“You’ve come a long way, baby.”
A lot of readers may not recognize that reference, but I guarantee you that Hillary Clinton would. Back in the late ’60s and ’70s, as she came out of all-female Wellesley College and then Yale Law and began trying to elbow her way onto the bottom rungs of the male-dominated political ladder, a tobacco company was using that slogan to market its cigarettes to American women, telling them that they had made such enormous progress toward gender equality that hey, “you’ve got your own cigarette now, baby.”
The ads were everywhere. Its slogan was part validation, and in hindsight part condescending taunt, but that’s how it was back then. The Equal Rights Amendment, a constitutional amendment to give women full legal equality, had passed both houses of Congress by huge margins, with strong support from both parties. It was simple and straightforward — “Equality of rights under the law shall not be denied or abridged by the United States or by any state on account of sex” — and its quick adoption by the necessary number of states was considered inevitable. Even a proposal to water it down by exempting women from the draft was defeated easily in Congress.
But it was not to be that easy, and that hurdle of state legislative approvals was never cleared. Instead, the ERA became an early victim of the culture wars, with conservative opponents fighting its adoption by claiming that it was anti-housewife, anti-mother, anti-family and anti-biblical, and would require same-sex bathrooms and other social horrors. It came up for a vote three times in the Georgia Legislature, and was handily defeated all three times.
It has taken all of Clinton’s adult working life, almost half a century, to progress from that supposedly enlightened time to a moment when a woman has finally been nominated to be president by a major American political party. And regardless of political ideology, it’s important to note that historic moment. Her progress is our progress.
And yes, the grumblers have a point. Hillary’s long road to the Democratic nomination took her first through the White House as Bill Clinton’s first lady, a fact that some would use to diminish her accomplishment, as if she rode in on her husband’s coattails. That ignores a lot of things, not least the very real and equal partnership between the two of them, a relationship that President Clinton — so far there’s still just the one — described in warm and glowing terms before a national TV audience last night.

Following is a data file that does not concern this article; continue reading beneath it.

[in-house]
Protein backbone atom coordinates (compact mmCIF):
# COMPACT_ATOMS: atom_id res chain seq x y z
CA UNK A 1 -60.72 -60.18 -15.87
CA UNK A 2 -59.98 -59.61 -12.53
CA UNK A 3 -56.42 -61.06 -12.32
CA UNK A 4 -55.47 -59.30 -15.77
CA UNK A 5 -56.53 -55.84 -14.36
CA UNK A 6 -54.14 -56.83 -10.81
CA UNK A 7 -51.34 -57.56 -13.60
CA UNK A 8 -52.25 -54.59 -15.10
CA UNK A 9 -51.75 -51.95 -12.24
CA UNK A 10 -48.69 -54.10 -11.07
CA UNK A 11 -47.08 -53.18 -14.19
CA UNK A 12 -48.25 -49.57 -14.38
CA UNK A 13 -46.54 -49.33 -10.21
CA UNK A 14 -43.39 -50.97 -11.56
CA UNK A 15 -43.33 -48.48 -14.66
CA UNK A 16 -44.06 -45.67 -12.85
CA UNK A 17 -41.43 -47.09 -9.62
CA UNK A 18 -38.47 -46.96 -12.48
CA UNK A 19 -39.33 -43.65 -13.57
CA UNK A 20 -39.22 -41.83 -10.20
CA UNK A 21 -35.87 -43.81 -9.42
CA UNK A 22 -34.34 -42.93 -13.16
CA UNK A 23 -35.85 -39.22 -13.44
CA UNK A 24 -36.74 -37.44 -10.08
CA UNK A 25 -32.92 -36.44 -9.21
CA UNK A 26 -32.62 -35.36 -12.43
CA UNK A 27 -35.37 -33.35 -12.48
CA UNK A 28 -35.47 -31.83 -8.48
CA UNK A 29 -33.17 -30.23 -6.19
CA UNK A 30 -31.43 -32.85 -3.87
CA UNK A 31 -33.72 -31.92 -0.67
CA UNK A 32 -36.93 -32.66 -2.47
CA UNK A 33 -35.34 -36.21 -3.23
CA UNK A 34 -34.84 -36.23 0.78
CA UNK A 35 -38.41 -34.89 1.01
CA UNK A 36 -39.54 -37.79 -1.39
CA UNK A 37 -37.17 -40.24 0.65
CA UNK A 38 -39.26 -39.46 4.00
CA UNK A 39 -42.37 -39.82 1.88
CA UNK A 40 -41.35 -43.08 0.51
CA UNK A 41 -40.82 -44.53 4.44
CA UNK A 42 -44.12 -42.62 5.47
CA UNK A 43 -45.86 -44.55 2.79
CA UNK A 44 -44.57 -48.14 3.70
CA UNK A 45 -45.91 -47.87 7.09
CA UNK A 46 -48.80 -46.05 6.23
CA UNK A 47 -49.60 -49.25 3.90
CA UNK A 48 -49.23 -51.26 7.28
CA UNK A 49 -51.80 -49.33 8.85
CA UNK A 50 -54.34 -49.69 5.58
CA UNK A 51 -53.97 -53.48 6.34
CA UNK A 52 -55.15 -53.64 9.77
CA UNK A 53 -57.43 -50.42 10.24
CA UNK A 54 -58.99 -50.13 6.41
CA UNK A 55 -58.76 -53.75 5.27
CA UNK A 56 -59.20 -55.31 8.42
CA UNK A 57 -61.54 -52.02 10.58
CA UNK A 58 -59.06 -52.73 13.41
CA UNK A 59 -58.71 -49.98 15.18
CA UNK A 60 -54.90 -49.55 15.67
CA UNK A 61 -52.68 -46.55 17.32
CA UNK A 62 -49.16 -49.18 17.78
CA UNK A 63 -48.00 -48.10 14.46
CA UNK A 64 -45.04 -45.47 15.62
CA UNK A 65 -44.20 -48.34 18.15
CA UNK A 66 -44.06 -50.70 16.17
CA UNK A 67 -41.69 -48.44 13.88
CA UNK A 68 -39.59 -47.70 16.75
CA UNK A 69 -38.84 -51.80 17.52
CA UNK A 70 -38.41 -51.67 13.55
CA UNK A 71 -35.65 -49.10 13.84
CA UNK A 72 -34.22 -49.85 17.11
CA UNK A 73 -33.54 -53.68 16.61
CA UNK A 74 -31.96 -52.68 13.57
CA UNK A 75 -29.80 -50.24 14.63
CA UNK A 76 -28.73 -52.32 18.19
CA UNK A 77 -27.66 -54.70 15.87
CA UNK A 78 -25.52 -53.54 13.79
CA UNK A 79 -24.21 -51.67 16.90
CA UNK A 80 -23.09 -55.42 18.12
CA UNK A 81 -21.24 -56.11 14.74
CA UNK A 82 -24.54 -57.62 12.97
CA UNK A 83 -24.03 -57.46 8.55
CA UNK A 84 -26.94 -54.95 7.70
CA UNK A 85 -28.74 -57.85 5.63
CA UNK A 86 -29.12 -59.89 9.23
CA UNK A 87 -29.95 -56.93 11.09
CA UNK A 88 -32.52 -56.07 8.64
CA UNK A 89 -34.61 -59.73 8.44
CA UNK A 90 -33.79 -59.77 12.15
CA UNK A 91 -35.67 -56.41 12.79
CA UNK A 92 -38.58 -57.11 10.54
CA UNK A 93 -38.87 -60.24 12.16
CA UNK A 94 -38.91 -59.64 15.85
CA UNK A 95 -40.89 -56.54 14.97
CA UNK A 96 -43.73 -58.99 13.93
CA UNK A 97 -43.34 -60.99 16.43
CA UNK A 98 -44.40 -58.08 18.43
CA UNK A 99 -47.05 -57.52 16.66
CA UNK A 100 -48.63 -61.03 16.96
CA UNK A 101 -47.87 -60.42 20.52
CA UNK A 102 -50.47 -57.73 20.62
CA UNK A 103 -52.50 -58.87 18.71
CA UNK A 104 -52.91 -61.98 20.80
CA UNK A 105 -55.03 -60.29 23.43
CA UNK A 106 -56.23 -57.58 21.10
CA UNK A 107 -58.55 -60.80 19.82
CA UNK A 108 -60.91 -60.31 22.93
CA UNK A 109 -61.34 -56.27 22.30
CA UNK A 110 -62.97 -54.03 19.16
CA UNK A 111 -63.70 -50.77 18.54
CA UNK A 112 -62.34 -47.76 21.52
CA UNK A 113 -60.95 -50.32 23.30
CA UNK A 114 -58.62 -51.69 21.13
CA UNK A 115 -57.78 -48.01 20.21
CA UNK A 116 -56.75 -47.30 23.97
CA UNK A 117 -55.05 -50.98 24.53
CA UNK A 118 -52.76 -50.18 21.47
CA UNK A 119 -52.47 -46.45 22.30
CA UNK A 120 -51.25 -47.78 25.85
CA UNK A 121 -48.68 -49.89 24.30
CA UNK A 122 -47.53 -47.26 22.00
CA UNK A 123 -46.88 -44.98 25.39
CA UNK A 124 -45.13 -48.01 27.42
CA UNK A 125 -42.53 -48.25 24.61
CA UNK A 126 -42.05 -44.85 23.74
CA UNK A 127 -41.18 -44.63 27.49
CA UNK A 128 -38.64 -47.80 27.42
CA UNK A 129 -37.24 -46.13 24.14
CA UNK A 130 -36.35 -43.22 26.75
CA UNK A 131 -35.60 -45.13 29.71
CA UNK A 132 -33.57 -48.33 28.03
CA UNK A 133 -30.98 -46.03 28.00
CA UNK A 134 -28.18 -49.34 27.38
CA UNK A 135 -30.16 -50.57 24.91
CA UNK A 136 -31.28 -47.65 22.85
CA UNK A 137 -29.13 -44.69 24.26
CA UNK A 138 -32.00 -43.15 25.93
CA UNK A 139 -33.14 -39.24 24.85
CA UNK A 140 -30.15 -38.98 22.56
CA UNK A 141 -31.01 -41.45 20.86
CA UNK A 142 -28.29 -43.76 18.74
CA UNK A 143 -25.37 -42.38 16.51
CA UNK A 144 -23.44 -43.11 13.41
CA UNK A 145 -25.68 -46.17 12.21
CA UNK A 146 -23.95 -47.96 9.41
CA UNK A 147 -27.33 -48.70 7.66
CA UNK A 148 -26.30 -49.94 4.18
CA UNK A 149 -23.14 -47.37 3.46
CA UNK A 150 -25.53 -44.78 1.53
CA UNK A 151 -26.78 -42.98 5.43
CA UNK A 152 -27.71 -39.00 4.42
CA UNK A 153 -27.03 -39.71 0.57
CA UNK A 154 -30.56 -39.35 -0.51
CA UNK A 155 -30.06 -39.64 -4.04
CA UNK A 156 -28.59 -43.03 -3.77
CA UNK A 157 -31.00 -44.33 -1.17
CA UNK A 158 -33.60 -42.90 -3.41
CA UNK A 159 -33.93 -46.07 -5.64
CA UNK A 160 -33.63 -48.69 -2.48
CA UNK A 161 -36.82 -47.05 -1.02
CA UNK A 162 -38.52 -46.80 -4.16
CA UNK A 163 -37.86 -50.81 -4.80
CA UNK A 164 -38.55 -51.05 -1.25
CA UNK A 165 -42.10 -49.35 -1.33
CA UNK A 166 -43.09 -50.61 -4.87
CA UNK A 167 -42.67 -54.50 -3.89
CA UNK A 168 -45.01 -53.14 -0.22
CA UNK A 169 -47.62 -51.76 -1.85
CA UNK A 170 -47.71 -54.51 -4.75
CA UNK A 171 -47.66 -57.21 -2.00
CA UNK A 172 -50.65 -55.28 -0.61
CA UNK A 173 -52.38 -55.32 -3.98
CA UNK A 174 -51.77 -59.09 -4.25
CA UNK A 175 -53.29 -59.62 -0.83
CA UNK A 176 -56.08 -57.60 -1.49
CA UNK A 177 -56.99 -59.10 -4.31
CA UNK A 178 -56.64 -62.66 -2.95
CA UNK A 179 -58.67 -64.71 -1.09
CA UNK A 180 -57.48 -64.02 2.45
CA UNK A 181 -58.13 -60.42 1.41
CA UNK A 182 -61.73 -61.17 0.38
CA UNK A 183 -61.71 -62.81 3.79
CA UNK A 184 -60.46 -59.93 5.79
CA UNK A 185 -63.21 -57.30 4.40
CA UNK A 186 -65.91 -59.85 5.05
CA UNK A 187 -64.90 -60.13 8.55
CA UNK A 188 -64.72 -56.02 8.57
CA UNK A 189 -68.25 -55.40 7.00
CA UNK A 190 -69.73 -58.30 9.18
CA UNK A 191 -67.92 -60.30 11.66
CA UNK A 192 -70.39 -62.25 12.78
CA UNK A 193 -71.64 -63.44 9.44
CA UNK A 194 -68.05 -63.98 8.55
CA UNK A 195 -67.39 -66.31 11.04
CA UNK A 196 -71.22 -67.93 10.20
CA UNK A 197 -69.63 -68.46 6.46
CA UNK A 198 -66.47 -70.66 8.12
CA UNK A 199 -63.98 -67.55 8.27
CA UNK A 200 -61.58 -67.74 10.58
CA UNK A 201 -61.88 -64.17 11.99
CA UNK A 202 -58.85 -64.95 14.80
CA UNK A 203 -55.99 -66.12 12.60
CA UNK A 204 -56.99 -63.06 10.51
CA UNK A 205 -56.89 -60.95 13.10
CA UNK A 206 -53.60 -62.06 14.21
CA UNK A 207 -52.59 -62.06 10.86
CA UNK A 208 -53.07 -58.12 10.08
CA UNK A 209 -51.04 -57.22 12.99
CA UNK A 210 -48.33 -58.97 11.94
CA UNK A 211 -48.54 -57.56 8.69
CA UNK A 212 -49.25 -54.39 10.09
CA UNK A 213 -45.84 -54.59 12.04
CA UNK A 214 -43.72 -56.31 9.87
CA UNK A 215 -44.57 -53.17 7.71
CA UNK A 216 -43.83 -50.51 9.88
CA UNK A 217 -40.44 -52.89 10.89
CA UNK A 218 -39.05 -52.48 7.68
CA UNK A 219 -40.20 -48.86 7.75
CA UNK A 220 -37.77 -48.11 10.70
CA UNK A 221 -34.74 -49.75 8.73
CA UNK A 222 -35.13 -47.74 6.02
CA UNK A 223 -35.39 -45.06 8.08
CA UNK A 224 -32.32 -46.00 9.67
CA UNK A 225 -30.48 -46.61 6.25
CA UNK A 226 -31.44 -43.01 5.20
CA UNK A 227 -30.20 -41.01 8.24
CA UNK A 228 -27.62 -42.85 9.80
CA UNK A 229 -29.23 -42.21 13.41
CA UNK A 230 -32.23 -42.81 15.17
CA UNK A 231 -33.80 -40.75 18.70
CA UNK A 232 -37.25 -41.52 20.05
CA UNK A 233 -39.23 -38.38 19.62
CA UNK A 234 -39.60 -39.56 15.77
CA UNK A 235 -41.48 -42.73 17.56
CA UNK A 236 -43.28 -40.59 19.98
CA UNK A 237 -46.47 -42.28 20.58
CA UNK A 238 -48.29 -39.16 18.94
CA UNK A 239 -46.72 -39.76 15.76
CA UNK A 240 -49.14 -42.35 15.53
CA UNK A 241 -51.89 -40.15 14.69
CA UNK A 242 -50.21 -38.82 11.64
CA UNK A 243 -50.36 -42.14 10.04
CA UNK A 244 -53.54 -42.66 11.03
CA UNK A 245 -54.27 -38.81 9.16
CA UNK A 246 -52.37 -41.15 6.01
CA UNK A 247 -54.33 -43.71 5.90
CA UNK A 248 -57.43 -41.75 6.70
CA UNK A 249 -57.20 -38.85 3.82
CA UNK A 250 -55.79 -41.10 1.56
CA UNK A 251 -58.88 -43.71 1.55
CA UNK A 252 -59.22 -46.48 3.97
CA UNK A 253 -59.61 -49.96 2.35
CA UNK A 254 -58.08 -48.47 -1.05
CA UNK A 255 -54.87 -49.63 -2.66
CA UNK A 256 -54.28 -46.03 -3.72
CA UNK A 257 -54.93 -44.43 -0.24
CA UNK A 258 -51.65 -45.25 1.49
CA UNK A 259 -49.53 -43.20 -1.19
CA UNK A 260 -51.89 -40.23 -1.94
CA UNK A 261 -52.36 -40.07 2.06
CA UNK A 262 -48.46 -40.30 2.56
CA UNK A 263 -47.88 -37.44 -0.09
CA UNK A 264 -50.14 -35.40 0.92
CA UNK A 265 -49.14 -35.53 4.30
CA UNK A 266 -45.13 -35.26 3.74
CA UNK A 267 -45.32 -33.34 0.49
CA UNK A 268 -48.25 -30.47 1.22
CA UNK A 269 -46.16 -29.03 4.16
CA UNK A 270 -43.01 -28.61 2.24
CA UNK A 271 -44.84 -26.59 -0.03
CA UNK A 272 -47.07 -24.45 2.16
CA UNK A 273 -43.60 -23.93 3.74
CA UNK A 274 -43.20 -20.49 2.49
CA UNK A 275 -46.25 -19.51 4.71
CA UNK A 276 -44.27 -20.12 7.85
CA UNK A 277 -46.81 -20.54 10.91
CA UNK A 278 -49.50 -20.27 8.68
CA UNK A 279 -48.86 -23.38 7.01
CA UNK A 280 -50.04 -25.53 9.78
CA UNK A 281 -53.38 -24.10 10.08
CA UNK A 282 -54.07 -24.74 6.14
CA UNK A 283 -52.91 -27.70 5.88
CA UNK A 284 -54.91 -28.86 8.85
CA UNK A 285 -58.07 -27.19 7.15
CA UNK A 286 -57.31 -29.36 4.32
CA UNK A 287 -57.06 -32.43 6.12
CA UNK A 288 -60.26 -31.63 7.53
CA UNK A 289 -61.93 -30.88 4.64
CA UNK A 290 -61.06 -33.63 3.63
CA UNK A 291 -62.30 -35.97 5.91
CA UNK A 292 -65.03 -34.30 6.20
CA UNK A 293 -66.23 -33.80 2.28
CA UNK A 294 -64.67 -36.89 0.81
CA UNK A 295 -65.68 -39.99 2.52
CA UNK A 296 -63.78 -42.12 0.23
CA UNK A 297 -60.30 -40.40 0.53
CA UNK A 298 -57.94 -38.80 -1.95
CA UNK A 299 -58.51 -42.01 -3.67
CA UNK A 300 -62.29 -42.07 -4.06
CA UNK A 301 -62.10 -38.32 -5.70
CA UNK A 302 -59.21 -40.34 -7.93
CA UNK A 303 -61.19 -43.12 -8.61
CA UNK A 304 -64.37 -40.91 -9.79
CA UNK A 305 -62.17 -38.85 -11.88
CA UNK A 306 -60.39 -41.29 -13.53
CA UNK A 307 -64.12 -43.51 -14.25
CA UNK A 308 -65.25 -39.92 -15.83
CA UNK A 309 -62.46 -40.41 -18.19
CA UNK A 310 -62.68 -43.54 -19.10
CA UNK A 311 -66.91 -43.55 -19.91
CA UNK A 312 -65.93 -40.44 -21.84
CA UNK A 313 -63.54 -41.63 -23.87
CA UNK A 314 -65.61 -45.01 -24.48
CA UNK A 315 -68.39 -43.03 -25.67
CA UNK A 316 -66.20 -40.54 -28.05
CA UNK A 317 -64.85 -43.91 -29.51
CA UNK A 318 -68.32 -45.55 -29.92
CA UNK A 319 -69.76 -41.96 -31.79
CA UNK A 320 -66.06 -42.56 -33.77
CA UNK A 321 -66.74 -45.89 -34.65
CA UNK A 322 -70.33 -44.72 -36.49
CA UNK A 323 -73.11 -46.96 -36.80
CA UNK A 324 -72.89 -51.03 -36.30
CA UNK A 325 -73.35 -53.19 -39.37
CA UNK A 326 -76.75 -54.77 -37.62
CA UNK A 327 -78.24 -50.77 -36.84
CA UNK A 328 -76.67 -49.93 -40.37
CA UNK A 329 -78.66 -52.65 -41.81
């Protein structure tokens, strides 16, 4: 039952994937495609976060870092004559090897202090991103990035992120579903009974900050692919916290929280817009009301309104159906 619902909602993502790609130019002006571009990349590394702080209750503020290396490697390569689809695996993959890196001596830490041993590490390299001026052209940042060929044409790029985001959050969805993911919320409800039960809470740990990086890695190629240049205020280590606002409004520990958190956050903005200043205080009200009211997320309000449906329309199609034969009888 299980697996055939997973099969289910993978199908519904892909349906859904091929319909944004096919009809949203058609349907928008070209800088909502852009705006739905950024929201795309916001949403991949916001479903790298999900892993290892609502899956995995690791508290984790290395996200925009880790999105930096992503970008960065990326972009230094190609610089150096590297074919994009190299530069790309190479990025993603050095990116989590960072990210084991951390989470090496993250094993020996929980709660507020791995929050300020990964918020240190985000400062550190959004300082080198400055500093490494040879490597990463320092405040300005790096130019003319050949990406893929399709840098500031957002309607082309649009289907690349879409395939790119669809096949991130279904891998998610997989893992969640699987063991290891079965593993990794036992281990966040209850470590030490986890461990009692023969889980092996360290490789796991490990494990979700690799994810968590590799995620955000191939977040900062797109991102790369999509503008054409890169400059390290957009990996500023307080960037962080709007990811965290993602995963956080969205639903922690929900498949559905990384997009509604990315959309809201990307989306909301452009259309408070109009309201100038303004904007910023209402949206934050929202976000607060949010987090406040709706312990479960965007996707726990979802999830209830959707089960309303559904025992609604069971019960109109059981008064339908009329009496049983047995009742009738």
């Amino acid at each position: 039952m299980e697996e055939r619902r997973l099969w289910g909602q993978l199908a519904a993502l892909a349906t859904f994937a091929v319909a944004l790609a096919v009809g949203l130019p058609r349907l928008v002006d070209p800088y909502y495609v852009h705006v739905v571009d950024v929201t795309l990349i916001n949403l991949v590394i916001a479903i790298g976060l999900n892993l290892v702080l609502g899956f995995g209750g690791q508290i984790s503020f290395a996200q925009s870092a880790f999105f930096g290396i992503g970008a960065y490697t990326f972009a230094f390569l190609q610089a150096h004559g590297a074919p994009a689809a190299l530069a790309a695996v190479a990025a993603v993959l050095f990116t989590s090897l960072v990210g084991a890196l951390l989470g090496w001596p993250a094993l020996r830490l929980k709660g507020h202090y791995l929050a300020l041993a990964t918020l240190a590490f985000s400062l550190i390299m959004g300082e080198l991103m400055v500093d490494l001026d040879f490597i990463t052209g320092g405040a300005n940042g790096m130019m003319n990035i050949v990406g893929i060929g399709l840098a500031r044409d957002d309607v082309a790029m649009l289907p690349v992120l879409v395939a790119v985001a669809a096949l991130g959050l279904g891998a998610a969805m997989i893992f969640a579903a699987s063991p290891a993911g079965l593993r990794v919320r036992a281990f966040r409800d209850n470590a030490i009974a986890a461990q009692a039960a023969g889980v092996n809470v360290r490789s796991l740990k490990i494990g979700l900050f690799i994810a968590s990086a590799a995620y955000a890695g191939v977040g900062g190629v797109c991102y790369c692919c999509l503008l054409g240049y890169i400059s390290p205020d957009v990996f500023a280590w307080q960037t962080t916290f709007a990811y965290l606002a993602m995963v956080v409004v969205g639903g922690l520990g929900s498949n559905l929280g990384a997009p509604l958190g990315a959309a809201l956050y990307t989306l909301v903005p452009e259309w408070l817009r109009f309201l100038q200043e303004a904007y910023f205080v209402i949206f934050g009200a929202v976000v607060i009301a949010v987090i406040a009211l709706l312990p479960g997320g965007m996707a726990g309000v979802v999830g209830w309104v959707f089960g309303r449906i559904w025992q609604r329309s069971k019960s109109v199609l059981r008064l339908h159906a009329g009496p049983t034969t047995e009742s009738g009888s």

In fact, the roots of much of today’s anti-Hillary sentiment can be found in the angry response that partnership inspired when the Clintons appeared on the national scene in the early ’90s. When Hillary defended her decision to have both a legal career and a family, saying back then that “I suppose I could have stayed home, baked cookies and had teas,” the anger and hatred that comment elicited was stunning and to this day has still not abated.
And in the end, that grumbling about coattails reveals much more about us as a supposedly enlightened society than it does about Clinton. If the first and only woman ever to have made that ascent in our nation’s history was forced to walk in her husband’s shadow for a while to do it, surely it’s because the traditional paths taken by men have been blocked to her and to every other person of her gender. She took the only route that America offered to her.
You want another gauge at how difficult that path has been and continues to be to this day? Look right here at home, at Georgia. The people of this state have yet to elect a woman to serve as governor, lieutenant governor, U.S. senator, attorney general and a number of other important roles.
Even more compelling, look at today’s political roster: Georgia has 14 members of Congress and two U.S. senators. None is a woman. We have eight executive officers elected statewide, from governor through agriculture secretary and state school superintendent; none is a woman. Throw in the five Public Service Commissioners elected statewide, and again all are male.
Thirty-three top state and federal offices. Thirty-three males. In 2016.
If the gender playing field were equal, that would be like flipping a coin 33 times, and having it come up heads 33 times in a row. According to a coin-flip probability calculator — and yes, such things exist, thank goodness — the odds of that happening naturally, without outside forces influencing the outcome, are 1.16415 X 10 to the negative 10th power.
Or one out of 8.59 billion.
So yes, powerful forces are undoubtedly at work to produce an outcome like that. You may not see them or understand them or want to acknowledge them. But like gravity, you know damn well that it exists, because you can see its impact everywhere around you. Overcoming that is a truly historic achievement, an achievement that will make it easier for other women in other roles to also defy those forces and reach for the pinnacle.
We’ve come a long way, baby; we still have a long way to go.